In the year AD 324, the Roman emperor Constantine the Great dispatched his closest advisor to mediate the dispute between the Empire's bishops within the Christian church over the divine nature of Jesus the Christ.

 

Persecution of Christians

Today's growing hostility toward Christianity spans many centuries, beginning of course with Christ himself when he was crucified. His followers, in turn, have been persecuted and even put to death for their beliefs.  

How we got the Bible

We find it almost impossible to think of the Christian faith without the Bible. Few decisions are more basic than those made during the first three centuries surrounding the Bible's formation. 

 

Holy, holy, holy! Lord God Almighty!

All Thy works shall praise Thy name in earth and sky and sea;

Holy, holy, holy! merciful and mighty!

God in three persons, blessed Trinity.

 

 

The Nicene Creed is the most widely accepted and used brief statement of the Christian Faith. In Liturgical Churches, it is said every Sunday as part of the Liturgy. It is Common Ground to East Orthodox, Roman Catholics, Anglicans, Lutherans, Calvinists, and other Christian denominations. Many Christians who do not have a tradition of using it in their services nevertheless are committed to the doctrines it teaches.

 

Empire of Nicaea after sack of Constantinople during Fourth Crusade in 1204

 

The Empire of Nicaea

 

 

 

Heroes of the Ancient Church

Michael Svigel

 

The Doctrine of the Trinity

Kevin DeYoung

 

Early Christian Centuries 

First Century AD

The 1st century is focused on the formative years of the Christian faith. The earliest followers of Jesus are primarily Jews, which historians refer to as the Jewish community. The apostles left Jerusalem, following the Great Commission of Jesus to spread His teachings to "all nations".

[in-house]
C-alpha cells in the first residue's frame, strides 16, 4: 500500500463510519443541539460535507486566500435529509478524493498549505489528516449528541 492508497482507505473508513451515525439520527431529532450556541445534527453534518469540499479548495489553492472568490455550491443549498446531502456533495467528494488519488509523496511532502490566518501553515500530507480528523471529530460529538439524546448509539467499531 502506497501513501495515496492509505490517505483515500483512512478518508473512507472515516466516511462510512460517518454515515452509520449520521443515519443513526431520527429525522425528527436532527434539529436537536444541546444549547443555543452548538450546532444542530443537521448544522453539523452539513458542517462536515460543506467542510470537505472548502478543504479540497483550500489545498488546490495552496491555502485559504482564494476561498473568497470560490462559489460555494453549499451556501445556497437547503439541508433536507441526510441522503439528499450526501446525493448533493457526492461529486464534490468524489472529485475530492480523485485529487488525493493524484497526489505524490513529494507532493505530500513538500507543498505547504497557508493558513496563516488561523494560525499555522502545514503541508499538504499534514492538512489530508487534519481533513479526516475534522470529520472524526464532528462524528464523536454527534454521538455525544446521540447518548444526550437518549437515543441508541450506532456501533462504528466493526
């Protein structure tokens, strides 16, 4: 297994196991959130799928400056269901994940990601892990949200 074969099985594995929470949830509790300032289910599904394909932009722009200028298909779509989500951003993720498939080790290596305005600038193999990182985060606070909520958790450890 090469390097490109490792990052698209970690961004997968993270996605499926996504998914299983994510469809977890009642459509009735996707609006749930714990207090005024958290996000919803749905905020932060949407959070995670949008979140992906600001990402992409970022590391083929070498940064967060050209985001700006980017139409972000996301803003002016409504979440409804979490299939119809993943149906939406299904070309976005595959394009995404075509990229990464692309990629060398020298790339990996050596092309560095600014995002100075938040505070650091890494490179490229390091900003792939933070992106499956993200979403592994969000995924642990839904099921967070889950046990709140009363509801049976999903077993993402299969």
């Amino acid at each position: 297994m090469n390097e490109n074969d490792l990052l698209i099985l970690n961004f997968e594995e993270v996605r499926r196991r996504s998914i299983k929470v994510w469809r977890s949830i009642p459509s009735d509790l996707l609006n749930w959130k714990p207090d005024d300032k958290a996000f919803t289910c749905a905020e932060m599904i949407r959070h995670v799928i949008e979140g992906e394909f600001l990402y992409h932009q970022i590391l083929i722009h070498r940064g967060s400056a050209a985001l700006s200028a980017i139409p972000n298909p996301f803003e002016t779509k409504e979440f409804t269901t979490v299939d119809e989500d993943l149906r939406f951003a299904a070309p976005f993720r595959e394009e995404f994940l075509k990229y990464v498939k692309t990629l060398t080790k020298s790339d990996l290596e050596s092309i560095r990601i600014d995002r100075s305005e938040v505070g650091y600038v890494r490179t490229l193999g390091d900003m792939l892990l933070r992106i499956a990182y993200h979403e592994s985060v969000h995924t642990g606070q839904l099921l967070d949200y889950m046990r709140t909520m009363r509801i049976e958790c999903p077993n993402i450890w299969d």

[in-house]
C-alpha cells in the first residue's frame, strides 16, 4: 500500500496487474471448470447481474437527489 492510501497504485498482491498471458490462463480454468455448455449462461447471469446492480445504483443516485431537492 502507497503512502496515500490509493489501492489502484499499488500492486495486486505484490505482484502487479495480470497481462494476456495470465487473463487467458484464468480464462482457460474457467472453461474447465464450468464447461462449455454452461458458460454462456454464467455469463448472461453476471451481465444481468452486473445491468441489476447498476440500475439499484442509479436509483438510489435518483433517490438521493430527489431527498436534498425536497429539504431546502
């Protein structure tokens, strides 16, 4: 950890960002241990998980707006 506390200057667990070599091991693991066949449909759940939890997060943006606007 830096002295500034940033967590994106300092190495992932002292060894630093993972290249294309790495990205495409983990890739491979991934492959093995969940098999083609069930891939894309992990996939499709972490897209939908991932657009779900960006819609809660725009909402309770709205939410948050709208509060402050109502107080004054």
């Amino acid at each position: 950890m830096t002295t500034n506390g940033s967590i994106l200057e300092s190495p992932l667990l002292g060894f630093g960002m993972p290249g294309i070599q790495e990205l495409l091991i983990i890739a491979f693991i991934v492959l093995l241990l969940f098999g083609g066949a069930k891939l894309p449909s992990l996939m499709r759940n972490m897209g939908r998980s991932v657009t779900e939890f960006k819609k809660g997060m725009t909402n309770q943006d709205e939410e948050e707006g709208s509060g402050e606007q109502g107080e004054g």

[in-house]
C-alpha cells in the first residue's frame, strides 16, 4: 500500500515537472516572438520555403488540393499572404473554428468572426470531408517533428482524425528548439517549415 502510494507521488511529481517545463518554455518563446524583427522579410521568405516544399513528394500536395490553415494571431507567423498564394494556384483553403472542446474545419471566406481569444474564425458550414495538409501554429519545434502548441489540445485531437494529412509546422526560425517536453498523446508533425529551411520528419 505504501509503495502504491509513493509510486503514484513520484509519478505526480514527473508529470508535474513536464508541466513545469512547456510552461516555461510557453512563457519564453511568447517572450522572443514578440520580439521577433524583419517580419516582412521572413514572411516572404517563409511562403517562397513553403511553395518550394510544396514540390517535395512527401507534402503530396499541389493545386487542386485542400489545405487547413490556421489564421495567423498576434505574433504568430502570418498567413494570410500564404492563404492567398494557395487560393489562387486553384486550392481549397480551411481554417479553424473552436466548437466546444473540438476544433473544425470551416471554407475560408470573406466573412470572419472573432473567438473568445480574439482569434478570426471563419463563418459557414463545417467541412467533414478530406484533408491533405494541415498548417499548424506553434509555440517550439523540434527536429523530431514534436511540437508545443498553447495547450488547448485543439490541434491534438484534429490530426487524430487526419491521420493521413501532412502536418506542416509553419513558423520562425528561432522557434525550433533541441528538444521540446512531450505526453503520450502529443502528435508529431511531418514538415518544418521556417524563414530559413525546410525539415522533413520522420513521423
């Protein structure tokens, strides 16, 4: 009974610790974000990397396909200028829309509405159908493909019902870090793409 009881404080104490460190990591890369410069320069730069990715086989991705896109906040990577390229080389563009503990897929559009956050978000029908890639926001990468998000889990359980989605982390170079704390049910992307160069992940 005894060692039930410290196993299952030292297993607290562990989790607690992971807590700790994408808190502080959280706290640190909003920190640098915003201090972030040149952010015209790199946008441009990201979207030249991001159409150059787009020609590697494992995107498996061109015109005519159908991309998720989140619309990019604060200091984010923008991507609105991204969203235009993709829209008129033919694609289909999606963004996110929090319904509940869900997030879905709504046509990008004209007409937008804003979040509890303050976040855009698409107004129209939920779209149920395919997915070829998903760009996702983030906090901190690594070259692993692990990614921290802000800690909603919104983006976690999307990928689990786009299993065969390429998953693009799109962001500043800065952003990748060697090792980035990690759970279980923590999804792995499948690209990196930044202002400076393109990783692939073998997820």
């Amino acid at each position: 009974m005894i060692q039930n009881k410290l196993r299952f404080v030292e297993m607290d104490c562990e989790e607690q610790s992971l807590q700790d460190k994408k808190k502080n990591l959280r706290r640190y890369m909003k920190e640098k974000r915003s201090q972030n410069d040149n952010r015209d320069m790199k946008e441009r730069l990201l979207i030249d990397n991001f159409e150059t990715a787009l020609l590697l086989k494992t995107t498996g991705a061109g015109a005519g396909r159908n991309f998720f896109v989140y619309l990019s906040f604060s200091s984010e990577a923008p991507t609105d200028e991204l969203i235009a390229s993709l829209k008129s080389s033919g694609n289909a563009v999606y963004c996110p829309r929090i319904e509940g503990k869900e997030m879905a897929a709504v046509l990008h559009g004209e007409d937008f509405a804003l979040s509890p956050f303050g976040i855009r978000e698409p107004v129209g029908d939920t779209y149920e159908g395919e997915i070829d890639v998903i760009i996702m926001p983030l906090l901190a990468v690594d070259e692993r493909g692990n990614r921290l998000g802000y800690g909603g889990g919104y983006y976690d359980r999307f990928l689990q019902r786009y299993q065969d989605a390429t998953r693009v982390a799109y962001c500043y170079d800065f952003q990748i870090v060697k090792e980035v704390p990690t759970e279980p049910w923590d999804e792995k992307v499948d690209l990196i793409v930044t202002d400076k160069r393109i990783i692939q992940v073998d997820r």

Second Century AD

The 2nd century was mainly the time of the Apostolic Fathers who were the students of the apostles of Jesus, though there is some overlap as John the Apostle may have survived into the 2nd century and Clement of Rome is said to have died at the end of the 1st. 

Third Century AD

The 3rd century was largely the time of the Ante-Nicene Fathers who wrote after the Apostolic Fathers of the 1st and 2nd centuries, but before the First Council of Nicene in 325.

Fourth Century AD

The 4th century was dominated in its early stage by Constantine and the First Council of Nicaea. This was the beginning of the first seven Ecumenical Councils (325-787), and in its late stage by the Edict of Thessalonica of 380, making Nicene Christianity the state church of the Empire. 

 

New Testament Archaeology 

This website is a section of the Bible Archaeology Report and focused on a number of excellent articles concerning New Testament discoveries. Its purpose is to "highlight the historical reliability of the Bible."

 

The Map as History